Steve Lopez /LA Times Columnist | http://lat.ms/eMTeF6
Melanie Lundquist and her developer husband, Richard, pledged in 2007 to give $5 million a year for 10 years to L.A. Mayor Antonio Villaraigosa's Partnership for Los Angeles Schools. (Deidre Davidson / Torrance Memorial Medical Center / August 14, 2009)
December 8, 2010 - In late November, roughly 60 Los Angeles teachers and administrators jetted off to New York to study reforms in that city's public schools. How could they afford a three-day excursion with midtown Manhattan lodging prices, even as 1,000 L.A. Unified employees got the ax?
The answer has a lot to do with the $50-million woman, Melanie Lundquist.
"Teachers are underappreciated and undervalued, with very little professional development available," said Lundquist, whose generosity has helped pay for trips to New York two years in a row.
Lundquist and her husband, real estate developer Richard, pledged in 2007 to give $5 million a year to the Partnership for Los Angeles Schools for 10 years. The group, spearheaded by L.A. Mayor Antonio Villaraigosa, aims to turn around a cluster of the district's lowest-performing schools. The Lundquists are now $15 million into their commitment, and Melanie and I met last week to talk about how it's going.
The last time I saw Lundquist, in August 2009, her outlook was rosy despite a rough start for the partnership. The mayor's insistence that he could do better than L.A. Unified at running the schools was starting to seem doubtful in the face of continuing low test scores, and teachers had passed no-confidence votes at eight of the 10 partnership schools.
More than a year later, it's still a mixed bag, but looking better. Academic Performance Index scores are up an average of 36 points over the last two years at the partnership schools, seven points more of a gain than the district average.
Lundquist says fixing schools is more about attitude and expectations than money, and since school funding may shrink, we need to find practical reforms. For sure, but it's easier to get started on those reforms with a $50-million gift, and the other 700 L.A. schools don't have that.
Still, I was eager to see what the schools have accomplished, so last week I went with the mayor's chief of staff, Jeff Carr, to meet up with Lundquist at 99th Street Elementary, one of the jewels of the partnership.
Here's what I found there:
A bulletin board celebrating the school's soaring API test scores, another board showing that 96% of all students had a parent attend at least one academic event last year, a weed patch that's been turned into a community garden, and a principal who couldn't believe the line of people trying to transfer their kids into a school that had been given up for lost a few years ago.
"With the partnership, there's much more support," said Principal Sherri Williams, who told me there's less administrative hassle than she had at her previous assignment as assistant principal at a non-partnership school.
We dropped in on a fourth-grade class, taught by Courtney Moore, in which a student was instructed to get up, walk over and quietly welcome us to class. He whispered that they were learning division by approximation, which the kids appeared to understand. Carr and I, on the other hand, were lost.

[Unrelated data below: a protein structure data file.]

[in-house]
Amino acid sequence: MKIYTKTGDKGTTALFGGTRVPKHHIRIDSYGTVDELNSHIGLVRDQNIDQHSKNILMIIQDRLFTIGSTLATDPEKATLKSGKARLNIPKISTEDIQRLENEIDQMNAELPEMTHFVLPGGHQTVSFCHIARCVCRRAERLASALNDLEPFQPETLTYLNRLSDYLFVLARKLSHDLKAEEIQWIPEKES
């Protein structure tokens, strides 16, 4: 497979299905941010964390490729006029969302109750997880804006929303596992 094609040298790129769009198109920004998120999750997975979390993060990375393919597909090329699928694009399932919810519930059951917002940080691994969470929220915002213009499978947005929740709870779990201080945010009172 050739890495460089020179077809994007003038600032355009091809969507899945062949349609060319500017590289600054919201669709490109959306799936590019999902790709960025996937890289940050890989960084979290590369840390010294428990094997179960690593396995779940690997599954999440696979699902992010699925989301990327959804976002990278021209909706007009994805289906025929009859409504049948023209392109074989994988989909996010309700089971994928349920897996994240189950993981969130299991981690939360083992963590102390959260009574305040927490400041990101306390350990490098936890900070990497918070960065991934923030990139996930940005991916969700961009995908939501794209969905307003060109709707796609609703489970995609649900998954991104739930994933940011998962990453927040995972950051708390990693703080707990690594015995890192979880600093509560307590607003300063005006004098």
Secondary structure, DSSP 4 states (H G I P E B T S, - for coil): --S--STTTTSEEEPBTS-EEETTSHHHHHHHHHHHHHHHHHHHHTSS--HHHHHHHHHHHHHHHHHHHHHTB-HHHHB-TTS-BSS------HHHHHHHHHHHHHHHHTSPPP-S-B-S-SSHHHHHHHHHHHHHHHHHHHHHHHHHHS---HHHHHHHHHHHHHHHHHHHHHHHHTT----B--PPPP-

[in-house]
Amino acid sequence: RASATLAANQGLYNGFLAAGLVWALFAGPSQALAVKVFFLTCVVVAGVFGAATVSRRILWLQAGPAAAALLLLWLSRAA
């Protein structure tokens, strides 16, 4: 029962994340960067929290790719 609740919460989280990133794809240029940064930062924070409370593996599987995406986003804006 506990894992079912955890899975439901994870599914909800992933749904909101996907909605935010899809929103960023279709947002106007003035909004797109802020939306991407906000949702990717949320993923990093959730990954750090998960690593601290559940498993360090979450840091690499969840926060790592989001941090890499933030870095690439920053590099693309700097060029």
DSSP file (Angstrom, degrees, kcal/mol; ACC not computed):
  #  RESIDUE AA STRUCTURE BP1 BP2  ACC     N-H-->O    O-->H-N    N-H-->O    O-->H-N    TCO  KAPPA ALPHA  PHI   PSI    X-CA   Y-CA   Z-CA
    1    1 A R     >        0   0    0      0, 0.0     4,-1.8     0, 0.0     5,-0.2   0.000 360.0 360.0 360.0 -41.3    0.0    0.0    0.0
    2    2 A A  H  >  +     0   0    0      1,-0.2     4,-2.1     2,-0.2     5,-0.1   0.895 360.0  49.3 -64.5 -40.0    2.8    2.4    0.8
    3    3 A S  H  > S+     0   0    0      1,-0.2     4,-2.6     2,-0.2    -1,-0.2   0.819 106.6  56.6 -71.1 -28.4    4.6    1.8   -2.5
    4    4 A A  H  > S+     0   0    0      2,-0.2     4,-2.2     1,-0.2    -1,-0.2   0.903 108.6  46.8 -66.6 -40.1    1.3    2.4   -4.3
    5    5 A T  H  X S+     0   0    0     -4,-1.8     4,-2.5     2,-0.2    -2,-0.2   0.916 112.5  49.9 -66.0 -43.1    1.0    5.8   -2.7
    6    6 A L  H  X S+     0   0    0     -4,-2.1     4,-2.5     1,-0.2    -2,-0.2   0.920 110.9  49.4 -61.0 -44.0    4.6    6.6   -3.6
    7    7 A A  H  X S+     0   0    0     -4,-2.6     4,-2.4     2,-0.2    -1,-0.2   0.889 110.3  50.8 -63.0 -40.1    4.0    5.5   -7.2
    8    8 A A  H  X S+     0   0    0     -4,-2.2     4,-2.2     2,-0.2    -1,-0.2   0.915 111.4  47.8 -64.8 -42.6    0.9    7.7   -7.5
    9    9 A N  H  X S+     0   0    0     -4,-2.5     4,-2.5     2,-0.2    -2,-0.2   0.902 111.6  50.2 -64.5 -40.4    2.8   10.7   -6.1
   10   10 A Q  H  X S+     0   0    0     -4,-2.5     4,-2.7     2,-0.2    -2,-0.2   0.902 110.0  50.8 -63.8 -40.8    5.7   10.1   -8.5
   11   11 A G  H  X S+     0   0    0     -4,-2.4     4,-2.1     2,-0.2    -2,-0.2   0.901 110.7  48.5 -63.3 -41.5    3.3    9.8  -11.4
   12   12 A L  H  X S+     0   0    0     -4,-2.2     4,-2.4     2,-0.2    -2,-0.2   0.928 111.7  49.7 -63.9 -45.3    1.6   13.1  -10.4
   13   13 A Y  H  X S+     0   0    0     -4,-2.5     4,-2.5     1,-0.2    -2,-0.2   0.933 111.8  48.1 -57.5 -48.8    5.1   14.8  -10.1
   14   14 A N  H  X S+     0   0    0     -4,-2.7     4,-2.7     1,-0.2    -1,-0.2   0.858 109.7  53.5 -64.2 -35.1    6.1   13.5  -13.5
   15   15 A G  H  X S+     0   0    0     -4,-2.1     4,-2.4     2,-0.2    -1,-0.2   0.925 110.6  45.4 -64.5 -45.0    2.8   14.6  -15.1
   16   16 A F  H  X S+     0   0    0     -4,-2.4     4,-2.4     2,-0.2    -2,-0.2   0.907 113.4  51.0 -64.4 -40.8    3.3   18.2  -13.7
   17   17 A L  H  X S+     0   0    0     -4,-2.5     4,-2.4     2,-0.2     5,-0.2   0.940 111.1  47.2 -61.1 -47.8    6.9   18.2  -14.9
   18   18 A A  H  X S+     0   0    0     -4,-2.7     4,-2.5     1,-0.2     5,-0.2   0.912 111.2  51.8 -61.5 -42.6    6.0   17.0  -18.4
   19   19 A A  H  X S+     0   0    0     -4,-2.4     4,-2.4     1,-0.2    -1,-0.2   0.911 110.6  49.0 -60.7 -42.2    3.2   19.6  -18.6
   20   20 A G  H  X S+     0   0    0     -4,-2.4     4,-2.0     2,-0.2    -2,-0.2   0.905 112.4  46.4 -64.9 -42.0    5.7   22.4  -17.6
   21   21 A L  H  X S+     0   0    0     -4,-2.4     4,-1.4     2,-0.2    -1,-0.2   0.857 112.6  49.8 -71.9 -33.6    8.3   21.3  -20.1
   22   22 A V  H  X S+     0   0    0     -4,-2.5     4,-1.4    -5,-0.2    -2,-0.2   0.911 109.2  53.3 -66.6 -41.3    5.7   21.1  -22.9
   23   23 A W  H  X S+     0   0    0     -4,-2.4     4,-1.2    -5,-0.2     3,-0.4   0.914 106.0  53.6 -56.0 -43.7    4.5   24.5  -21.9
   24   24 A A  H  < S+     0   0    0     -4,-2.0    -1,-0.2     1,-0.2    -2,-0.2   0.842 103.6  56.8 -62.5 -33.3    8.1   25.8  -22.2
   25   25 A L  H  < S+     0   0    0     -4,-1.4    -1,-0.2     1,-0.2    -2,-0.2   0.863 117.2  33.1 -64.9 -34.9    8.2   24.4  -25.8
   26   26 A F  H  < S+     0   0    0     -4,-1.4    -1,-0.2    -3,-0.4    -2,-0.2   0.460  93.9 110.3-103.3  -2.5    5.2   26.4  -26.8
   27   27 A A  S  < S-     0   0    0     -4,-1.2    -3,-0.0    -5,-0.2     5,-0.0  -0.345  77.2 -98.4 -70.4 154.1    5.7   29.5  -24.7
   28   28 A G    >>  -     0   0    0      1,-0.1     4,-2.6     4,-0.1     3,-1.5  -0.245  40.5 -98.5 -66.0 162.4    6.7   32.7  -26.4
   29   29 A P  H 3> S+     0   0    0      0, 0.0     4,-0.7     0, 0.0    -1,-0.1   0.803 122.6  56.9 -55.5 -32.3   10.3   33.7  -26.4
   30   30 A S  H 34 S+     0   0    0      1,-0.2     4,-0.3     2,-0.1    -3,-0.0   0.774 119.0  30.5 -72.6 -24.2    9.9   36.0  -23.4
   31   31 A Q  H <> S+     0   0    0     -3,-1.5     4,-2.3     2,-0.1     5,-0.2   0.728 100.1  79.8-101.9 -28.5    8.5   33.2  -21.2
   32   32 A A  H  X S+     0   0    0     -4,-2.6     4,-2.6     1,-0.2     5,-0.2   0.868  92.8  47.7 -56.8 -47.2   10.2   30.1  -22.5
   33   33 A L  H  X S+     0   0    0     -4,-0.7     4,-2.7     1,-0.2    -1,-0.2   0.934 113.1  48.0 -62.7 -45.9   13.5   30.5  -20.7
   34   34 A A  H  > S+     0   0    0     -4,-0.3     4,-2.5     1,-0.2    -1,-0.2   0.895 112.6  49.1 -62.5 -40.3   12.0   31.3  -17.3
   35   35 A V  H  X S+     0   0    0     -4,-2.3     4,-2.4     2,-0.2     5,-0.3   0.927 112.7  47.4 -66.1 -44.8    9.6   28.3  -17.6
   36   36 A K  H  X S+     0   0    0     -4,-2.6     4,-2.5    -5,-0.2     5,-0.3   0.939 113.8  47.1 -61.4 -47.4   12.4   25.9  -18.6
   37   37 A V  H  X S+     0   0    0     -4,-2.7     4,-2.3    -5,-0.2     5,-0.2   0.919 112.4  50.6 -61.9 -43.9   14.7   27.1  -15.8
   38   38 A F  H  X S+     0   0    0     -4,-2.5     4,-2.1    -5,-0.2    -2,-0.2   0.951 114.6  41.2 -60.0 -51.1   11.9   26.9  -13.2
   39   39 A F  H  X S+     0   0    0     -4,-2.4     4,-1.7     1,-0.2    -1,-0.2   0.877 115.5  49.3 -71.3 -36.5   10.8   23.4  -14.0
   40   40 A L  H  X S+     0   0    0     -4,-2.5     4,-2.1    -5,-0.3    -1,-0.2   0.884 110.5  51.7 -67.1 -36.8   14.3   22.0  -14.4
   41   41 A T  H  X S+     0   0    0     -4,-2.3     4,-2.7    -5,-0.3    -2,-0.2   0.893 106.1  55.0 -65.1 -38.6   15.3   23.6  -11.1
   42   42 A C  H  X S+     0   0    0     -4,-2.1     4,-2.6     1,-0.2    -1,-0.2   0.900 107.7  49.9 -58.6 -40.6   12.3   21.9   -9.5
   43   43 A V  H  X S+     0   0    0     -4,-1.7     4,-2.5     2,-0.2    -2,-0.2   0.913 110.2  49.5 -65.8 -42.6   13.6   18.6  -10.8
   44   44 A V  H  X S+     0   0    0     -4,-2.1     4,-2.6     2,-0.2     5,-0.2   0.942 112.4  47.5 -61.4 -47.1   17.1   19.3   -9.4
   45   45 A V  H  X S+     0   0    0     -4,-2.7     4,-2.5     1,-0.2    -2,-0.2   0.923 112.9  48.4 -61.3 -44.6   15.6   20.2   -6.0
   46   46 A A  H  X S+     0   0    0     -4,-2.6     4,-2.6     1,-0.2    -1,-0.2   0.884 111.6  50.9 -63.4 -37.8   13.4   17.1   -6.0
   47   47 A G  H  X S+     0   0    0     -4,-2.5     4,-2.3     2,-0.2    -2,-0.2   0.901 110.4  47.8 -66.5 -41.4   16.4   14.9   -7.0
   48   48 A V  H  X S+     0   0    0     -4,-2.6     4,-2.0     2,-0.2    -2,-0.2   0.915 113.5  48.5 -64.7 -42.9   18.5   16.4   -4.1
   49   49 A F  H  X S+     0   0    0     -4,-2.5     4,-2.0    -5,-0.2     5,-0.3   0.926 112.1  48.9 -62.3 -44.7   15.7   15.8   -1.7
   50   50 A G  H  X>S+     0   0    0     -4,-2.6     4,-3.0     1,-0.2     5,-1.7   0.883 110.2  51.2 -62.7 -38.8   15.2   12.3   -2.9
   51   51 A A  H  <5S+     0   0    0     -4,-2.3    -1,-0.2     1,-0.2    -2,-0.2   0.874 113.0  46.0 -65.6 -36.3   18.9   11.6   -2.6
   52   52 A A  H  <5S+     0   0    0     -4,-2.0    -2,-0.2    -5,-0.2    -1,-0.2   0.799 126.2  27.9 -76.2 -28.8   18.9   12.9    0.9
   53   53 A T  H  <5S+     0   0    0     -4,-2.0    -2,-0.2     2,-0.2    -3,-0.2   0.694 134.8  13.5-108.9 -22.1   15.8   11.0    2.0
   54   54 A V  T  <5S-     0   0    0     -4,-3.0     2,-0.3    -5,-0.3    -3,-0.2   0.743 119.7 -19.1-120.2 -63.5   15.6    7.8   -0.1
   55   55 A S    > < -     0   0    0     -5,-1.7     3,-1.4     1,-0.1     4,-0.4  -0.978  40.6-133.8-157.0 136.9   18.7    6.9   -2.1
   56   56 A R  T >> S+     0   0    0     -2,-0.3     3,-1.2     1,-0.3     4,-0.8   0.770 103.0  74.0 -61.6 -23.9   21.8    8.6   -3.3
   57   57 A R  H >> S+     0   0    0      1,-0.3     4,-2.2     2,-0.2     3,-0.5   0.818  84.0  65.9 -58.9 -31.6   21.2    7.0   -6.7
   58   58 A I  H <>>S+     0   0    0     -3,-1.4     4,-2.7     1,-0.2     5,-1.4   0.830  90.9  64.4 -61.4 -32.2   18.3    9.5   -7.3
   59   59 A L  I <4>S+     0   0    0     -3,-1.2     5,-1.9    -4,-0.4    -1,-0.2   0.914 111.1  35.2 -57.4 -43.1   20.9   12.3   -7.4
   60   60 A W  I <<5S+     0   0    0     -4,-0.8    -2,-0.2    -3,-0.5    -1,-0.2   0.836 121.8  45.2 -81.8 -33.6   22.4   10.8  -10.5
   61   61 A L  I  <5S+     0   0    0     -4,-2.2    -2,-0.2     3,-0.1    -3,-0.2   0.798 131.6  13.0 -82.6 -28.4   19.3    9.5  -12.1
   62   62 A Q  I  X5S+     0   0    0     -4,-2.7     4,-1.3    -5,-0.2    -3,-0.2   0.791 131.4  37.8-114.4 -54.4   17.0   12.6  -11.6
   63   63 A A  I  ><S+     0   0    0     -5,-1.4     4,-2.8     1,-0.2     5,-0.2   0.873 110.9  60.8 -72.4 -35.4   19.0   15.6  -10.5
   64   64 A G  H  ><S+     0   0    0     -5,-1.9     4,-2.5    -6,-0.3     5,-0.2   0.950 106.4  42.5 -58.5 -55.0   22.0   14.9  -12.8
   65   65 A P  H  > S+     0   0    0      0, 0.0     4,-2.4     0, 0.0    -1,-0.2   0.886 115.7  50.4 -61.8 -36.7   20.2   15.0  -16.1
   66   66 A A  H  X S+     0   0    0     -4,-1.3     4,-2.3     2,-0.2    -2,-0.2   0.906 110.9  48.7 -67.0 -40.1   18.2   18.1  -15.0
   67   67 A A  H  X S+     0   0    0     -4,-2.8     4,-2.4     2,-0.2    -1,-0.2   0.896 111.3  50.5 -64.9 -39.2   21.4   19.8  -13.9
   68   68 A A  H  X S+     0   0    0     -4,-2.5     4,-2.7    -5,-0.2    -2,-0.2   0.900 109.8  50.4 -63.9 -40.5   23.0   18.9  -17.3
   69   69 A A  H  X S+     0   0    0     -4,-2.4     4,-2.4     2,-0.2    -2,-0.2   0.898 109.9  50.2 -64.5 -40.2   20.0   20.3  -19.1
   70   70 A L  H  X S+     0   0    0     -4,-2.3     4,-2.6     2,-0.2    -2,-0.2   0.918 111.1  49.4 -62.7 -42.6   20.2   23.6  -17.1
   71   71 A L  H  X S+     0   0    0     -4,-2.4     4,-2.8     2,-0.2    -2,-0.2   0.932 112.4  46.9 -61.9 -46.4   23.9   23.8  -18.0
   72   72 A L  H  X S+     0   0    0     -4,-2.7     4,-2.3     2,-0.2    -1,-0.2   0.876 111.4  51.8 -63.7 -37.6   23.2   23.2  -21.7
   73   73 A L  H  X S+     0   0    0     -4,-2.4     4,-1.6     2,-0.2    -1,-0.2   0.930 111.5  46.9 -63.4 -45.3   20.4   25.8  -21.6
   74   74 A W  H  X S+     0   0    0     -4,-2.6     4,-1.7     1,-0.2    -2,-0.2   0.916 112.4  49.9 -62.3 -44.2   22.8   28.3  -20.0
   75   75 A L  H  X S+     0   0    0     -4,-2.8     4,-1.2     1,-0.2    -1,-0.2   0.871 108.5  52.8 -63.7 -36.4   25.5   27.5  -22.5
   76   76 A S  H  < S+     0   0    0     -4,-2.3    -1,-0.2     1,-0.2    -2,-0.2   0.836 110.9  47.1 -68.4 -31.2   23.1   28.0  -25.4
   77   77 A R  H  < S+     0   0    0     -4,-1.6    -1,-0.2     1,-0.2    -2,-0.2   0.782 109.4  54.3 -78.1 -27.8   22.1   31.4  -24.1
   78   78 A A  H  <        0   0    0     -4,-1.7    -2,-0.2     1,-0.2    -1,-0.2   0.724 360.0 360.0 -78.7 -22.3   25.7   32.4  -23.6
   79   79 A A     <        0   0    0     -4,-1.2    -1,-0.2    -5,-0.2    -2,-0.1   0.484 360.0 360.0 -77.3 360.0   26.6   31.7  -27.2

Monica Rangel, a mom I met in the school's parent lounge, was pasting class photos onto a poster. She said she and other parents had picketed to get rid of the previous principal, and Williams is a vast improvement.
Parents weren't welcome on campus at one time, Rangel said. Now they're welcomed and put to work as volunteers, and student enrollment has gone from 480 to 600.
"I could not be more pleased with the progress," said Lundquist, who added that Williams has a talent for motivating teachers, students and parents, and for getting financial support from local businesses.
It's been rockier at Markham Middle School, our next stop. Markham is surrounded by housing projects and gangs, and a large percentage of students are from foster homes. Only 15% of second-year students rank as proficient, and 30% of the teachers are substitutes. That last number could change with a recent lawsuit settlement aimed at preventing low-performing schools from having to endure huge teacher turnover during cutbacks.
Brand-new Principal Paul Hernandez spoke as if he was lucky to have so daunting a challenge. He said he's big on data, and despite some early wariness, the school's union reps have been on board as teachers review test scores every two weeks to chart student progress.
Hernandez has a "Do-Now" requirement in which students have to start working on the assignment written on the board as soon as they sit down. In one class, eighth-grade history teacher Raymond Velasco's board assignment asked students what would happen if Congress and the president signed off on a bill outlawing religious speech outside of churches.
"They go to the Supreme Court because the law is against the Constitution," the student nearest me wrote in her notebook.
English teacher Mena Webster, who went on the New York trip and has been at Markham more than 20 years, said the campus is calmer than it used to be, and she no longer has to go looking for administrators if she needs support.
"They're right here with us," she said.
Two kids walked up to me between classes and shook my hand, welcoming me to Markham. I asked where they planned to go to college.
UCLA, said Denzel Gordon.
Harvard, said Jerome Jones.
Melanie Lundquist was smiling.